So the nation has voted and now we have clarity on an issue that has dominated Europe for the last three years, Brexit…or do we?
The problem we have right now is that we have to deliver Brexit and we are in uncharted territory — no country has ever left the European Union. (EU)
The real issue here is that nobody actually understands what “leaving” will look like, let alone how it will affect the physical day-today-operation of the country and of course, the economy.
What about the transportation of goods?
How is it going to affect those people who live here, but are from other EU countries?
What are the likely trade deals that can be secured with other countries?
These are just three questions that need answering and no matter what the manifestos tell us, we have to move from the promise to reality.
So in simple terms, we have clarity on the one hand, with a firm commitment to delivering Brexit, but a lack of clarity as to how in practice, it will affect us all.
I talk about some of the business issues relating to business in my article “Brexit Blues And Impacts on Businesses in the UK” and we are in the same position with regard to the overall clarity of what Brexit really means when we look at the world of business.
I started the expansion of my technology and staffing business with an aggressive expansion into Europe and at the time it was fraught with legislative and currency restrictions and problems.
Wherever possible I would invoice companies and pay contractors in the same currency, so that meant paying an engineer working in France, in the then French Francs, just as you would do the same in The Netherlands with Dutch Guilders.
But this was not always possible and there were occasions when you would have to invoice in one currency and pay in another.
The effects of cross currency conversion can prove favorable and in some cases disastrous.
Currencies were exchanged on the day of the transaction and of course, there could be positive or negative results depending on the strength of the currency.
The introduction of the Euro solved these issues as we now had a single benchmark (currency wise) of doing business with EU member states.
For me, it is vital that we do not lose the ability to maintain good trading relations with our European partners (as they are right now) and any deal regarding Brexit must protect these relations and that is why I was in total opposition to a “No Deal Brexit.”
If you are in business right now and have been over the last three years then my heart goes out to you — every business has in some way had to face the harsh reality of the Brexit uncertainty.
I know companies that have set up corporations in other countries such as Ireland, to prepare for all Brexit eventualities and unfortunately strategy-wise, they had no option.
Even though the adoption of the Euro made life easier for my business, the time leading up to that adoption was extremely uncertain and it led to many “what-if” discussions and some customers curtailed their activities until there was more certainty, which meant fewer sales for companies like mine.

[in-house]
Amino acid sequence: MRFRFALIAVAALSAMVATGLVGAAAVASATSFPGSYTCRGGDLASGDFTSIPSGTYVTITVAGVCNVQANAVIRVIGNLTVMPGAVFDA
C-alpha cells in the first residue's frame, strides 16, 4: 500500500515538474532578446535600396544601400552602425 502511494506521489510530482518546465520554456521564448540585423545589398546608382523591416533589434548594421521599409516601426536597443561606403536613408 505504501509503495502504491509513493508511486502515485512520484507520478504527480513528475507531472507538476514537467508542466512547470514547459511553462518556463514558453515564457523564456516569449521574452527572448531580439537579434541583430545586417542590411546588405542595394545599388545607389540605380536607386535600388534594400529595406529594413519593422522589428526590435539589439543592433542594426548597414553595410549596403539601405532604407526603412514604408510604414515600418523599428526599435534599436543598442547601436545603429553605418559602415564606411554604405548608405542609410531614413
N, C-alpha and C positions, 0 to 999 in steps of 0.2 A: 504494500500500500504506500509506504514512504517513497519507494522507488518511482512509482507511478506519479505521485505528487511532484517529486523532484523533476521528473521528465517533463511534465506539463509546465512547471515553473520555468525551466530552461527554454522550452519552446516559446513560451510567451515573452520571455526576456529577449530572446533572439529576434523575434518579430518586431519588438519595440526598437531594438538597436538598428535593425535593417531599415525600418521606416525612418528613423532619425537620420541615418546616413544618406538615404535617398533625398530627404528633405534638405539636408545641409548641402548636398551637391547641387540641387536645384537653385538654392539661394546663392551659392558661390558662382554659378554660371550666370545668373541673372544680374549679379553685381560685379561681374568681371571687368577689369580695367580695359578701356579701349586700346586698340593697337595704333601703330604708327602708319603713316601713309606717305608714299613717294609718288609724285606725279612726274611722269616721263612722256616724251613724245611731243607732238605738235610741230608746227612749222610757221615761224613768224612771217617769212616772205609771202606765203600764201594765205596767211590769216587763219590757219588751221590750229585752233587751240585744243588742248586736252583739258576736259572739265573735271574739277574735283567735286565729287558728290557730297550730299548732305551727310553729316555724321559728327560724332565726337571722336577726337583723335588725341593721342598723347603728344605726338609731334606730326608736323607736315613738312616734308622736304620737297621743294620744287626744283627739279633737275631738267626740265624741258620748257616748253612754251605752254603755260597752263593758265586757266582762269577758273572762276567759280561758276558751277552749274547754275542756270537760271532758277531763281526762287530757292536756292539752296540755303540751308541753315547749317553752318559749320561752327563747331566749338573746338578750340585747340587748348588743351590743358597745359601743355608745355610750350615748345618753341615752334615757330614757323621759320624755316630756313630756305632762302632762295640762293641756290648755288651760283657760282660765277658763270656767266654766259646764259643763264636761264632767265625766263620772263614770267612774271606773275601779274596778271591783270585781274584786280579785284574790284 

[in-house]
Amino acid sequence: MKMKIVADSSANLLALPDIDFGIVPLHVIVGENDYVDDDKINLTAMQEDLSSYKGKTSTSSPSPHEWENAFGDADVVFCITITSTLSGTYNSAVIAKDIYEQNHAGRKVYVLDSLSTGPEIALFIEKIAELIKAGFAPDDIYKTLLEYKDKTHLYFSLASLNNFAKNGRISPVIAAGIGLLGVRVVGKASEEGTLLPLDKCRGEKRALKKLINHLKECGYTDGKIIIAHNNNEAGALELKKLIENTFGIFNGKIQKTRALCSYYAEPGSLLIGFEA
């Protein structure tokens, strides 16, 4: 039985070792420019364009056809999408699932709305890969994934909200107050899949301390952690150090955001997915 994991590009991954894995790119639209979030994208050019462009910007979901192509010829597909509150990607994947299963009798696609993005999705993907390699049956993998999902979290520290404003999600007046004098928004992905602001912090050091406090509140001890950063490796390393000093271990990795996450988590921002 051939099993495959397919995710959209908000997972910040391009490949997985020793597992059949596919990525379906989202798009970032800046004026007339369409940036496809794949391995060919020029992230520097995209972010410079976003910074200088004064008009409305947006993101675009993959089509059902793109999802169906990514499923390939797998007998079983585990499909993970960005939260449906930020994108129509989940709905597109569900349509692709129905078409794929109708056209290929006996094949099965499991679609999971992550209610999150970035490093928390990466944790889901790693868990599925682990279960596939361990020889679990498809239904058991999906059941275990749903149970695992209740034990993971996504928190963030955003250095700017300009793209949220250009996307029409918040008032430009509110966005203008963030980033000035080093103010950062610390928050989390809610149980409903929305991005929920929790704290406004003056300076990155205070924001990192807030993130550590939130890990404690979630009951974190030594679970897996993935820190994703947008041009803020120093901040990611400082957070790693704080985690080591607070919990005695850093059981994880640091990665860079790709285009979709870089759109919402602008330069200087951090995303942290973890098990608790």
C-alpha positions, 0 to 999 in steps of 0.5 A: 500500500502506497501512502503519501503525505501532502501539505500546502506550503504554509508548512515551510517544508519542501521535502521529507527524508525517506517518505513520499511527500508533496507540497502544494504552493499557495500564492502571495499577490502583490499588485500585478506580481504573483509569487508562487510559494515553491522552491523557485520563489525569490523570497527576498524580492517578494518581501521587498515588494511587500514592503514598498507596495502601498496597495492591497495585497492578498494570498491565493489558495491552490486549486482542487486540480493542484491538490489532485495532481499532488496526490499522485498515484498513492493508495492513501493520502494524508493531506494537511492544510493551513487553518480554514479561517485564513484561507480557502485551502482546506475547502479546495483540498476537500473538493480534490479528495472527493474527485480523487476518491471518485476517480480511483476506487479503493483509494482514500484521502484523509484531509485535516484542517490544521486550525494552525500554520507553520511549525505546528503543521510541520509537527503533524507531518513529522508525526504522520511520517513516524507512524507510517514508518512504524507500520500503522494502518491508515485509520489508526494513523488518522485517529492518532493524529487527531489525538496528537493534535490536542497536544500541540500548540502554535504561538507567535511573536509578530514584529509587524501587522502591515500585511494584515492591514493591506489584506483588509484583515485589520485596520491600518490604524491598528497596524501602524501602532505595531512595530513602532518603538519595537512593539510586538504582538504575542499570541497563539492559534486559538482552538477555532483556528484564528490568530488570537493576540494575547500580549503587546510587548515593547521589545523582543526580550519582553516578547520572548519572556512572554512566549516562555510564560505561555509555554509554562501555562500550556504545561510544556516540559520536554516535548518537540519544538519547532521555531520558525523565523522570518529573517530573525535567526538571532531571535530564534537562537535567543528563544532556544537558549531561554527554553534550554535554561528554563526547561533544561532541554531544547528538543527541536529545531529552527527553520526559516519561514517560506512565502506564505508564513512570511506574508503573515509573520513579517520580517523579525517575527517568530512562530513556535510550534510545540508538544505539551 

But here are three key points to take on board and keep you focussed:
- We will still continue to do business with our European Allies and although we are not clear as to exactly how that will look, there is far too much inter-dependency for trade deals to collapse or be vastly altered to restrict business.
- There will be exciting new trading opportunities opening up around the world and especially with the USA. I have lived and worked in and with the USA for over twenty years and it is a great place to do business. I am confident that this will be made even easier as a result of Brexit and of course the other countries that we will start to open up business-wise.
- Don’t worry about what you cannot control – stay focused on your business and the opportunities ahead.
Here are three more points to focus on specifically relating to your business:
- Make sure you keep up-to-date with the research relating to your business sector — every business will fall into a business sector and it is important that you understand the economics of that sector and try to predict how it will look in the future and by the future, I mean 6 to 12 months.
- The results of your research will allow you to make sure you understand your customer dynamics and align your own company and the products and/or services you provide to those dynamics. It will also pay you dividends to look closely at your competitors and their offerings.
- Make sure your business message is clear — your clients need to know exactly what you are offering them and it is equally important that you educate your customers about how to buy from you. You would be amazed at how many companies simply do not do this and instead, have these long-winded web sites that ramble on about how successful they are, rather than articulating exactly what they do and how their customers can buy from them.
Finally, remember that business is after all “business.”
Companies and people are affected by political matters, but at the end of the day, they still have to run their companies.
Go out there and make sure you add massive value to your customers and the word “Brexit” will be immaterial!
Please contact me if you want to discuss this or any business matter further…I love to help people solve those challenging and complex issues that keep them awake at night!
Last modified: December 13, 2019